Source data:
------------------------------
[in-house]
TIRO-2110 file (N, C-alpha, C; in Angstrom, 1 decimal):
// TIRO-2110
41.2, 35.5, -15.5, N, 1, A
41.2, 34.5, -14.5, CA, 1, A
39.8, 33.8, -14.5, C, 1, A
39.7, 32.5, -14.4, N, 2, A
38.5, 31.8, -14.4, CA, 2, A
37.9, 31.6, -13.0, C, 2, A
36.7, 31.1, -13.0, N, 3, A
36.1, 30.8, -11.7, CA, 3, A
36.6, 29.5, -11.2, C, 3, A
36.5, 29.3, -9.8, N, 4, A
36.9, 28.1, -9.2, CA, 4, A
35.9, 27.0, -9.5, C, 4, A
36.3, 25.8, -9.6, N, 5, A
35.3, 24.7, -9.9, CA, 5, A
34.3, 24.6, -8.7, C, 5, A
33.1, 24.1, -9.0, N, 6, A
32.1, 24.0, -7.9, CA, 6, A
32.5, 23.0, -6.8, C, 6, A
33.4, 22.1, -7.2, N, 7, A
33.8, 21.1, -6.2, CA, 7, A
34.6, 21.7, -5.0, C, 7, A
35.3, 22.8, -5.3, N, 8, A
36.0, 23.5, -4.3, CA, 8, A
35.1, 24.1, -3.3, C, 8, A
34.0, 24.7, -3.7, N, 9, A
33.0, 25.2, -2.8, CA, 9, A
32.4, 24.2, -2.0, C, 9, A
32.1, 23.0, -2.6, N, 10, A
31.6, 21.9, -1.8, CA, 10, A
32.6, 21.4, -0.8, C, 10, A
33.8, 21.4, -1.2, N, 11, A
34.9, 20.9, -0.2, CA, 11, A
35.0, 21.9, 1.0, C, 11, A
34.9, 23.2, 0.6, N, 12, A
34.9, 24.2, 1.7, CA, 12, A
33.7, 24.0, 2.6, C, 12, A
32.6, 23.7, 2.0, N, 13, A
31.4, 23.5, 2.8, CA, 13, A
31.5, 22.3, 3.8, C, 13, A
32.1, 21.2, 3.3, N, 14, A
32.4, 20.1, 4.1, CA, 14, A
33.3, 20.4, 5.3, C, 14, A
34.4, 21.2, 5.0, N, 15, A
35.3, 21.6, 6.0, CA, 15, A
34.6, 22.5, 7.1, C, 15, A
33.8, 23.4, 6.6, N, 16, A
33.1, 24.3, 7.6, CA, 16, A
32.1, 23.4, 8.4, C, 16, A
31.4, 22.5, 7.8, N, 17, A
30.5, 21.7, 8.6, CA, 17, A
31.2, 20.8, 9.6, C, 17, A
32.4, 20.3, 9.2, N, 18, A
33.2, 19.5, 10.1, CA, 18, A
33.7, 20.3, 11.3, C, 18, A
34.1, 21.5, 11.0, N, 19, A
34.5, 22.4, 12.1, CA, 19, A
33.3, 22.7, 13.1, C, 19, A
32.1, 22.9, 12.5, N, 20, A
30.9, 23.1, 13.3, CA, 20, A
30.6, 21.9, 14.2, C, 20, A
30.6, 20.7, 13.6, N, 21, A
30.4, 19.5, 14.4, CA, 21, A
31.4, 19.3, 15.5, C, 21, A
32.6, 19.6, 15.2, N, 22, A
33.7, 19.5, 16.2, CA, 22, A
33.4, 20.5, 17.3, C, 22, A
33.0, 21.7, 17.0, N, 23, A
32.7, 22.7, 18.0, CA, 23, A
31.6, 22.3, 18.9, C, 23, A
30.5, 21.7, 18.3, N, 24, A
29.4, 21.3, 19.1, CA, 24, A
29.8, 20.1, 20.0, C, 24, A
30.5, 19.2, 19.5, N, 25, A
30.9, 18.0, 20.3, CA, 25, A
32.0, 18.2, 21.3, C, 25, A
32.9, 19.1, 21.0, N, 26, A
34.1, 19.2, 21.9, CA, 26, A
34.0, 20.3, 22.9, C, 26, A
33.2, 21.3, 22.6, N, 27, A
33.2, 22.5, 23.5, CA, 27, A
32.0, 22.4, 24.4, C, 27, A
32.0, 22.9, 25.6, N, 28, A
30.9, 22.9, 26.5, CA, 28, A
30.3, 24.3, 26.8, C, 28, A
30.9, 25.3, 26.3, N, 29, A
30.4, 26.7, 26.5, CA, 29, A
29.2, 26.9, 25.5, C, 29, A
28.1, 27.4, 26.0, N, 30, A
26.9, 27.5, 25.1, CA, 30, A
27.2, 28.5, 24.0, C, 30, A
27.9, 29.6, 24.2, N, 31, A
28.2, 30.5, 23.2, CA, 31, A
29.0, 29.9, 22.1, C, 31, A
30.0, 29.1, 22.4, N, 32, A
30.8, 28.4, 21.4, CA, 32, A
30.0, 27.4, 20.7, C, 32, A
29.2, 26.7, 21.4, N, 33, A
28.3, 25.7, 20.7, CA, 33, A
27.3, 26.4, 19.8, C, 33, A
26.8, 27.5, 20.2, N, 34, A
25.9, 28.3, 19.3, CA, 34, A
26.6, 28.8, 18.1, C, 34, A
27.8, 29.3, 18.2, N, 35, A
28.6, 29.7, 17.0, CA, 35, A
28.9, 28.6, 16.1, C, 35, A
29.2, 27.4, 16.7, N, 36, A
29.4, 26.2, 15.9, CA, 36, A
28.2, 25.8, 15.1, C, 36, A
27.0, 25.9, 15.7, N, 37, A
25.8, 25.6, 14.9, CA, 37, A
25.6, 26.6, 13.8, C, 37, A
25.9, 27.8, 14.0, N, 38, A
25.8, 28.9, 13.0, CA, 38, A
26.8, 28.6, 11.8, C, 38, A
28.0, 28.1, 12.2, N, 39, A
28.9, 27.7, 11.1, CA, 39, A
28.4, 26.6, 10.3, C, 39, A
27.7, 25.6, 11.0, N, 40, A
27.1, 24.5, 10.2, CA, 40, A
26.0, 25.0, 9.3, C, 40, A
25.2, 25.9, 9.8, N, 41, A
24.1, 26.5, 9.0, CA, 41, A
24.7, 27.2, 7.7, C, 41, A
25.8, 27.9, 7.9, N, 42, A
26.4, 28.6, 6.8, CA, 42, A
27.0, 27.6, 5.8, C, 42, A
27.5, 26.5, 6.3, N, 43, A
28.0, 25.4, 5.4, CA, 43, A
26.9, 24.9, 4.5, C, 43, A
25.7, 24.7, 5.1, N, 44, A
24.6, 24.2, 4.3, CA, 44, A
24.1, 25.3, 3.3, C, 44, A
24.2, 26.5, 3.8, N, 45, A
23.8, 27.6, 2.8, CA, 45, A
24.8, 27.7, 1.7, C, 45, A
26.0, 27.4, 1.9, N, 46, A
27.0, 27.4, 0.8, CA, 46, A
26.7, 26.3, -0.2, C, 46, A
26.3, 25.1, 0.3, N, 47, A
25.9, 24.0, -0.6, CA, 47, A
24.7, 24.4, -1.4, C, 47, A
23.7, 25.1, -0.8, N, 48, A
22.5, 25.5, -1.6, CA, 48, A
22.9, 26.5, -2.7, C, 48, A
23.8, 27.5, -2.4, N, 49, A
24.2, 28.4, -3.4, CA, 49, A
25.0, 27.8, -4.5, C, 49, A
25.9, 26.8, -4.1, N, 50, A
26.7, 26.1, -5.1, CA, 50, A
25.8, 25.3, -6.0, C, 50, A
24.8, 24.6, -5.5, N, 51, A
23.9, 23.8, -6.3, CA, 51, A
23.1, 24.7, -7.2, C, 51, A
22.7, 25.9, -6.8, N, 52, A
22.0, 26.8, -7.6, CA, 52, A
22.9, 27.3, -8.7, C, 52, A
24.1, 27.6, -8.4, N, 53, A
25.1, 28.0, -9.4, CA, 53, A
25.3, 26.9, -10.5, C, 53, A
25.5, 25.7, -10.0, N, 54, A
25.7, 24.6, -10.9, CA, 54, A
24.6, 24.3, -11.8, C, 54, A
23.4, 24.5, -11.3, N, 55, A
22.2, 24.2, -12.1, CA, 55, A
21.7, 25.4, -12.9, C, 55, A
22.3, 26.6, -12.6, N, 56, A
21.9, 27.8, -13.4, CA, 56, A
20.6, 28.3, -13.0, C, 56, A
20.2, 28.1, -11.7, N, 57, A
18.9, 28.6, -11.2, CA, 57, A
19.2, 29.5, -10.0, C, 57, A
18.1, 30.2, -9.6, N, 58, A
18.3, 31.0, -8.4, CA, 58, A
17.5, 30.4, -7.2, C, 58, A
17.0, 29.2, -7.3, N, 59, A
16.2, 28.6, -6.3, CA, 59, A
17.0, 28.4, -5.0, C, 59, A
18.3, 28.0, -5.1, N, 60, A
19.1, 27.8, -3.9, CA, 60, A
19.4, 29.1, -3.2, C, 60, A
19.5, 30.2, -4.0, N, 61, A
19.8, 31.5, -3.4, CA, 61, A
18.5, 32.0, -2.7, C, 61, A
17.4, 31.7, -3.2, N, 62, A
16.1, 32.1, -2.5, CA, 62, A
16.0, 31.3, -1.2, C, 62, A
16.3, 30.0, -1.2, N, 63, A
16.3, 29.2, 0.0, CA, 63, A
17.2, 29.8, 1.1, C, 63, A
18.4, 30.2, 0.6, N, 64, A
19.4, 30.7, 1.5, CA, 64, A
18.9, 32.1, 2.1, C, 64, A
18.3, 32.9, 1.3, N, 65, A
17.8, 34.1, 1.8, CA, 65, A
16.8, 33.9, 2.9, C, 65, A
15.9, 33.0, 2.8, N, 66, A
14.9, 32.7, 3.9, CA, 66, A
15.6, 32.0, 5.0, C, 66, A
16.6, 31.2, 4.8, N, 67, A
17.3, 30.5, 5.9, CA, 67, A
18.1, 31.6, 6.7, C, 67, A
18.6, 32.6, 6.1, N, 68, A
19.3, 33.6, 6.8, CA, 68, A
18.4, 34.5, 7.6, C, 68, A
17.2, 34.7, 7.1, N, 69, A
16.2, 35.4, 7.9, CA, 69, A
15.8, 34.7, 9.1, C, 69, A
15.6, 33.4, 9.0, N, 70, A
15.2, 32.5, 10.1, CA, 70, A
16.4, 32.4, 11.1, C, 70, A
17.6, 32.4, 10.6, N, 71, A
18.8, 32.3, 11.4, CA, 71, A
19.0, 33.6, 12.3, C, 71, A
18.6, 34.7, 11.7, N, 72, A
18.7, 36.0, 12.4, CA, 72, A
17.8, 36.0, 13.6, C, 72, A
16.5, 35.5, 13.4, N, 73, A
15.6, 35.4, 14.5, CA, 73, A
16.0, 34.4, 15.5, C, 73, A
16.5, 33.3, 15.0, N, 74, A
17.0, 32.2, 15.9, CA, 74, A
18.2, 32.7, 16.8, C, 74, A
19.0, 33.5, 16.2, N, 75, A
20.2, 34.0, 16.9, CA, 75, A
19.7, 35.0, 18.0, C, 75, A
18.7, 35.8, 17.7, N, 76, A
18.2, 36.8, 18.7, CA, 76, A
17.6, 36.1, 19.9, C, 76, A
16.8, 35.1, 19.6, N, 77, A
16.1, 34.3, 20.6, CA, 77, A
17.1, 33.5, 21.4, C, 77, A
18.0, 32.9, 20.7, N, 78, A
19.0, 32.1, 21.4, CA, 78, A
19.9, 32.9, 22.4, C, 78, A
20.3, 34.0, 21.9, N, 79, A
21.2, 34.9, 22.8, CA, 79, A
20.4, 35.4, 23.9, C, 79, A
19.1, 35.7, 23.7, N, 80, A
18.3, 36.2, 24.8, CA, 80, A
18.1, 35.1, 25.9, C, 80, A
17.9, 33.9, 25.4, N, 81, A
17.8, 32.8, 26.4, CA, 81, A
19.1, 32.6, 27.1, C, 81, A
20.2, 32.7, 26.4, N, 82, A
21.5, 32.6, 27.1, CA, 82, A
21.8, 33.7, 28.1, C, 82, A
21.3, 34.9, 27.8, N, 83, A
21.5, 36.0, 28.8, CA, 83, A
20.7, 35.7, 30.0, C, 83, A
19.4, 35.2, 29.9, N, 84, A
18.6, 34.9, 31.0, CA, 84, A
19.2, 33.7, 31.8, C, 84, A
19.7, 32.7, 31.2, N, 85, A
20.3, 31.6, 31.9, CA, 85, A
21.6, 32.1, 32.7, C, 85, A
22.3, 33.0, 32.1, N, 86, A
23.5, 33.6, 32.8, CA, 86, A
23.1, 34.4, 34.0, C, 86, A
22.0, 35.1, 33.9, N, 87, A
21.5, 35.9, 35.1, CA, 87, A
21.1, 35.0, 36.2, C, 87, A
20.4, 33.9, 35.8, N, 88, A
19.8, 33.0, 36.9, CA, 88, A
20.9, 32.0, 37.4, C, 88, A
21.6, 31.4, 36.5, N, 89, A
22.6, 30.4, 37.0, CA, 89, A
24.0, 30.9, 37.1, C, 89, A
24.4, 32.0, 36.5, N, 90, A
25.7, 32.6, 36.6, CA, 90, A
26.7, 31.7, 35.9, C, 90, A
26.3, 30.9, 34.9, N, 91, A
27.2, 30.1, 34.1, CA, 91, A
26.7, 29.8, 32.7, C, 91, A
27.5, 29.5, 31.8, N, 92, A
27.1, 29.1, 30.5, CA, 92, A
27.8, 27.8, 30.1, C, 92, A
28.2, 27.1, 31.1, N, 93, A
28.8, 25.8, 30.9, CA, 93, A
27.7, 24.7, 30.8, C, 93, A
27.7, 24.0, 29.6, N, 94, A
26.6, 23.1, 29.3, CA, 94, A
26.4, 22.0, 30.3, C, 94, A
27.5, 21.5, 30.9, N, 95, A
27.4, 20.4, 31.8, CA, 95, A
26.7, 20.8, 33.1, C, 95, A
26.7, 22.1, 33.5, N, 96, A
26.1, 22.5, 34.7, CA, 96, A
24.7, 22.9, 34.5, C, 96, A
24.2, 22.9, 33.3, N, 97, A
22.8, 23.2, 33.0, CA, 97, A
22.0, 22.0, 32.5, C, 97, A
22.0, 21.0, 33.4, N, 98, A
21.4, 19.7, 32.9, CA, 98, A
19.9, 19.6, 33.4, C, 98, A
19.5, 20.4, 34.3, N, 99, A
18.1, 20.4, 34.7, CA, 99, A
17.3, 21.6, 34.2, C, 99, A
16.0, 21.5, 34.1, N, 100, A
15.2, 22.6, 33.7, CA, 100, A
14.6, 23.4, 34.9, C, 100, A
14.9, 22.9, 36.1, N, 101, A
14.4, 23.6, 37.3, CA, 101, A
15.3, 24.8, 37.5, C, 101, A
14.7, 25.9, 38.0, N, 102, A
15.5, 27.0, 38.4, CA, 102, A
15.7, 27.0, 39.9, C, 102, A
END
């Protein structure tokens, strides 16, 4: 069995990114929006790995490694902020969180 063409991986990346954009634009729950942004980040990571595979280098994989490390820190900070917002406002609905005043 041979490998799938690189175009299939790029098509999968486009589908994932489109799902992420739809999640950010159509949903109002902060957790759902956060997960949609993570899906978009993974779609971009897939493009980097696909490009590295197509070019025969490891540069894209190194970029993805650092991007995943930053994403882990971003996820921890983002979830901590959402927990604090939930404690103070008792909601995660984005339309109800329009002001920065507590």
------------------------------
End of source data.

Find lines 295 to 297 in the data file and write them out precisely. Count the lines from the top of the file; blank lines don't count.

22.0, 21.0, 33.4, N, 98, A
21.4, 19.7, 32.9, CA, 98, A
19.9, 19.6, 33.4, C, 98, A